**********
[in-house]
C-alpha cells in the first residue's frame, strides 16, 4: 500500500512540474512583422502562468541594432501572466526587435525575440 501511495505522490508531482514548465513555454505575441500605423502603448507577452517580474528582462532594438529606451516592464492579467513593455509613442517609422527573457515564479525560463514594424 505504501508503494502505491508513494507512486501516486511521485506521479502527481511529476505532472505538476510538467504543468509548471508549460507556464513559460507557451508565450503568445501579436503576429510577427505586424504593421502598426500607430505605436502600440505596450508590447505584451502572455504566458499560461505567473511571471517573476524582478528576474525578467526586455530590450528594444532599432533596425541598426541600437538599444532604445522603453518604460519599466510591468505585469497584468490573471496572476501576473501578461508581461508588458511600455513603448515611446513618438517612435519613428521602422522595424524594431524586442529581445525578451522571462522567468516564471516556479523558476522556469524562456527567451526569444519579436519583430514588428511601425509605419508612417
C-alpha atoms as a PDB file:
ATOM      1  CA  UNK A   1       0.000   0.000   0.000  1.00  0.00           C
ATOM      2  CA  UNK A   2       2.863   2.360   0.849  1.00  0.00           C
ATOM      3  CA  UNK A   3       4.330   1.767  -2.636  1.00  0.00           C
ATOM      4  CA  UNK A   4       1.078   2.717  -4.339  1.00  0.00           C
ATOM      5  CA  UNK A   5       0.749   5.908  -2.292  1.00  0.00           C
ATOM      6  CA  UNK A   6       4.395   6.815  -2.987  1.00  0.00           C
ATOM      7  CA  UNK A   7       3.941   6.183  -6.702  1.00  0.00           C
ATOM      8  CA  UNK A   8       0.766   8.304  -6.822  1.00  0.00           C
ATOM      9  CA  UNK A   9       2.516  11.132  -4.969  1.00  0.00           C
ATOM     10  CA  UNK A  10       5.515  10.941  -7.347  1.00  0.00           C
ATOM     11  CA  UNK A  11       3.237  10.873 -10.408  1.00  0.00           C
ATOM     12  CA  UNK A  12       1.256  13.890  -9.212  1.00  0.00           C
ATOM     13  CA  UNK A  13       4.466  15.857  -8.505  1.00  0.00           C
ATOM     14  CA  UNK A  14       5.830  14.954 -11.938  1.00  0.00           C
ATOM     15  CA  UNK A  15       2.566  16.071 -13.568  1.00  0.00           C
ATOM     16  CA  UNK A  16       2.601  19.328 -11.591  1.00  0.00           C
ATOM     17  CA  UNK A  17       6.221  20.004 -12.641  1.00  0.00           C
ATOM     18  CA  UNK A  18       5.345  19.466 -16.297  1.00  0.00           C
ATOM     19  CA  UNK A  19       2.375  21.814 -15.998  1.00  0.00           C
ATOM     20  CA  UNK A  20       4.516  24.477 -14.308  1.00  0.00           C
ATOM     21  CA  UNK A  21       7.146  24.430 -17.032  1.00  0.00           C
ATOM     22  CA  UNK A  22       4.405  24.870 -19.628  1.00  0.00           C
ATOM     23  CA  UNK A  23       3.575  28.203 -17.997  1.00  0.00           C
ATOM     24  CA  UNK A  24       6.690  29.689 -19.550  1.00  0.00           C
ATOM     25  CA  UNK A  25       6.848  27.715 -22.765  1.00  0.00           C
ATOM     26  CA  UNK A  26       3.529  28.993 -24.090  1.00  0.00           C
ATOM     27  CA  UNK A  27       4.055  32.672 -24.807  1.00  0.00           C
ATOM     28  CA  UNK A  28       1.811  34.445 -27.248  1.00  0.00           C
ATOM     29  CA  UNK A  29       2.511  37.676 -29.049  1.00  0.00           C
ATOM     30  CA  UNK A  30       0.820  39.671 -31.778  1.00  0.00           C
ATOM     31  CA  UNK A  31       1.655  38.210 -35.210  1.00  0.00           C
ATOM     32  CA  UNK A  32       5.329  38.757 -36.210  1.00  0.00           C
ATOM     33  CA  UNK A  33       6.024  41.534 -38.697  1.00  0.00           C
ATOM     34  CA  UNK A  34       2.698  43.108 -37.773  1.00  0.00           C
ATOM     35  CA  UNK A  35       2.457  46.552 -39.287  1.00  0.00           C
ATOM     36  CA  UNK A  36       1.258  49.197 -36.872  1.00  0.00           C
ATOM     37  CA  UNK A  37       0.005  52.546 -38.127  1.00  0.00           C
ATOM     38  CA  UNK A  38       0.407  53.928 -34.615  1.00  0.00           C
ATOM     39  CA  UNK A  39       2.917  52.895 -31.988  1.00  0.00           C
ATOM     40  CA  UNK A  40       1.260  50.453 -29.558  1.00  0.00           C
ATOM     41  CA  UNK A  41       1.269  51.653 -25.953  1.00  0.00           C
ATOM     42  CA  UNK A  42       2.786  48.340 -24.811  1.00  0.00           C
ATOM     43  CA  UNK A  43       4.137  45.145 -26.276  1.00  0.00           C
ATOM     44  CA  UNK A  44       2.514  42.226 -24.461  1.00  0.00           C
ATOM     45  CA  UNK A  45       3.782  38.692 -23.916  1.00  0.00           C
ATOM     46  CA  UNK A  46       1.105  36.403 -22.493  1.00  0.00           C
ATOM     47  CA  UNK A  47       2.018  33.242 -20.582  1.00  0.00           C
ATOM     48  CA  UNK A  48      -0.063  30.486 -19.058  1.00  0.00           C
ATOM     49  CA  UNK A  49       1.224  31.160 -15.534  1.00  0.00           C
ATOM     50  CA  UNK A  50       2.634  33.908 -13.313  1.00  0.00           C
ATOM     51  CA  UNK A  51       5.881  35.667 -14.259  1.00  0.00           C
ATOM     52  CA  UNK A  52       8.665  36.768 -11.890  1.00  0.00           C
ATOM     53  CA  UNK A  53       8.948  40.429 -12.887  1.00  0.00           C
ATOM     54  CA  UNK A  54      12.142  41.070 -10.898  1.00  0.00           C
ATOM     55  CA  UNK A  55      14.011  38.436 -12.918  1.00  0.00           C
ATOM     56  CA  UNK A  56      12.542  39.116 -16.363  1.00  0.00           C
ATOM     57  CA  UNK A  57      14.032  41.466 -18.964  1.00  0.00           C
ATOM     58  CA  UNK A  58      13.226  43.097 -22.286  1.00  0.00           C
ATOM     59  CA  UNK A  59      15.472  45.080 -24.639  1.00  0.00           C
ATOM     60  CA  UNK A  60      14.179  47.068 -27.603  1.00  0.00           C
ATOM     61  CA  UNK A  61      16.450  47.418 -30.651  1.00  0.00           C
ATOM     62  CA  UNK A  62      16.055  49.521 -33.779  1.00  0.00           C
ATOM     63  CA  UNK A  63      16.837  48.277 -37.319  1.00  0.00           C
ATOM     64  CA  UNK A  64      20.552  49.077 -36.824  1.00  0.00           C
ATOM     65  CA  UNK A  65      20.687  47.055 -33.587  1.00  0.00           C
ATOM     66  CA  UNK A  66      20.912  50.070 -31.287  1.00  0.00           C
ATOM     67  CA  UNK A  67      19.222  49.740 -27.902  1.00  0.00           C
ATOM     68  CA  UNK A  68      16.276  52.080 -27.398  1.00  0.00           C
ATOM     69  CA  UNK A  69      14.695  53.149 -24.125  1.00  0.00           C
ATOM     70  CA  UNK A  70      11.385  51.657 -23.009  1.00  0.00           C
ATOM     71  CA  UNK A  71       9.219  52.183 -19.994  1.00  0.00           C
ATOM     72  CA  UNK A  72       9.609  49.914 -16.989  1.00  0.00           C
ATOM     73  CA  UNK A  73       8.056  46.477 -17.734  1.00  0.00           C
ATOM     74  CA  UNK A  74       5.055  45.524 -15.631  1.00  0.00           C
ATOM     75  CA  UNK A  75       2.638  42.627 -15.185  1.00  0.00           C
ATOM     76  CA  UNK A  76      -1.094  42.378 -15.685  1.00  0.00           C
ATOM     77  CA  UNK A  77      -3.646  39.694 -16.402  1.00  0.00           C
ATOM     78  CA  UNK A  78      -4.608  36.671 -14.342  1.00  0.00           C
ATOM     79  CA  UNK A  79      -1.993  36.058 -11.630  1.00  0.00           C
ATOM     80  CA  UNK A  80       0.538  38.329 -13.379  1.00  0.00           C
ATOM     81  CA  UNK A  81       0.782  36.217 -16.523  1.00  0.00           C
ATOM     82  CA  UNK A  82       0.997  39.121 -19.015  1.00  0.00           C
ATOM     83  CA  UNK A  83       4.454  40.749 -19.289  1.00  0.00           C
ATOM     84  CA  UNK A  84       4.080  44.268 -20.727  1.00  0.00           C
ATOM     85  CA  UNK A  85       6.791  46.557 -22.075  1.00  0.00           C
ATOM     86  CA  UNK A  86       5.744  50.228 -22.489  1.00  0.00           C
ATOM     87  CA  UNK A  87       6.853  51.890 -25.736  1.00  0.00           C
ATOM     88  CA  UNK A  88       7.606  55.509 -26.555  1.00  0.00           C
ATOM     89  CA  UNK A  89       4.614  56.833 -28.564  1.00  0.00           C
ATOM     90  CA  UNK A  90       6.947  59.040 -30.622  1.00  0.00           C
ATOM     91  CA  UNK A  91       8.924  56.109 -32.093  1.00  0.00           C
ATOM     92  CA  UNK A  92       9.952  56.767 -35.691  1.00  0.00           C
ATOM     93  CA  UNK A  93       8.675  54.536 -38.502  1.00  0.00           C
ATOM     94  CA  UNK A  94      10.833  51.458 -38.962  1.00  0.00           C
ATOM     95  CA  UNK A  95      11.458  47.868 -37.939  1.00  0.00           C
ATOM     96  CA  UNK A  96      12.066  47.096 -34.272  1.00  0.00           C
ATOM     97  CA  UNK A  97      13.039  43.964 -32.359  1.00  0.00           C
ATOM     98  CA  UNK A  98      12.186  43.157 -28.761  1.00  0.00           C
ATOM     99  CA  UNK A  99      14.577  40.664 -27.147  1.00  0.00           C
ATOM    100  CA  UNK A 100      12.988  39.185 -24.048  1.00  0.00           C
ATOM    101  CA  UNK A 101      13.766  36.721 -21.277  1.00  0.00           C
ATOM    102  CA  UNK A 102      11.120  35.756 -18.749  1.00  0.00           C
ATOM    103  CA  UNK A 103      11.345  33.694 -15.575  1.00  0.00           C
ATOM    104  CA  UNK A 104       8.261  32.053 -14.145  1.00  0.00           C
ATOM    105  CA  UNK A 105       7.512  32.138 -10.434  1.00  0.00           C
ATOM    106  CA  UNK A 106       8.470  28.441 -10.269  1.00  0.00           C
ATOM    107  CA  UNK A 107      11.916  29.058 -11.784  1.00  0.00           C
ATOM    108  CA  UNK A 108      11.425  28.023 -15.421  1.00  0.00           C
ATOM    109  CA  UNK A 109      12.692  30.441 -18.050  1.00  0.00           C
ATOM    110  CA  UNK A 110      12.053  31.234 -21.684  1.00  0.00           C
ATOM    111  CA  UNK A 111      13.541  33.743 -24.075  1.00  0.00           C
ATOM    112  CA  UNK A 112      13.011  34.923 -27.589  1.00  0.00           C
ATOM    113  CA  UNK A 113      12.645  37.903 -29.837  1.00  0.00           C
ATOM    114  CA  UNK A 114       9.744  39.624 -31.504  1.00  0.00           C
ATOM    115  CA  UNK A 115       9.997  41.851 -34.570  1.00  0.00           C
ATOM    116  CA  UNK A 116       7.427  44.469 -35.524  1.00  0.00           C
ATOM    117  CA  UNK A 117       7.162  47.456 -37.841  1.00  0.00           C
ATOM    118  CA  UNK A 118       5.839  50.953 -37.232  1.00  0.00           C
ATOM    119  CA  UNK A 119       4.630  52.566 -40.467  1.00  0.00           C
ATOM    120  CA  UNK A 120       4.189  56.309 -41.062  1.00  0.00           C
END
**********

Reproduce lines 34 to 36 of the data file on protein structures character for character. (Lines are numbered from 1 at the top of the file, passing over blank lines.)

ATOM     31  CA  UNK A  31       1.655  38.210 -35.210  1.00  0.00           C
ATOM     32  CA  UNK A  32       5.329  38.757 -36.210  1.00  0.00           C
ATOM     33  CA  UNK A  33       6.024  41.534 -38.697  1.00  0.00           C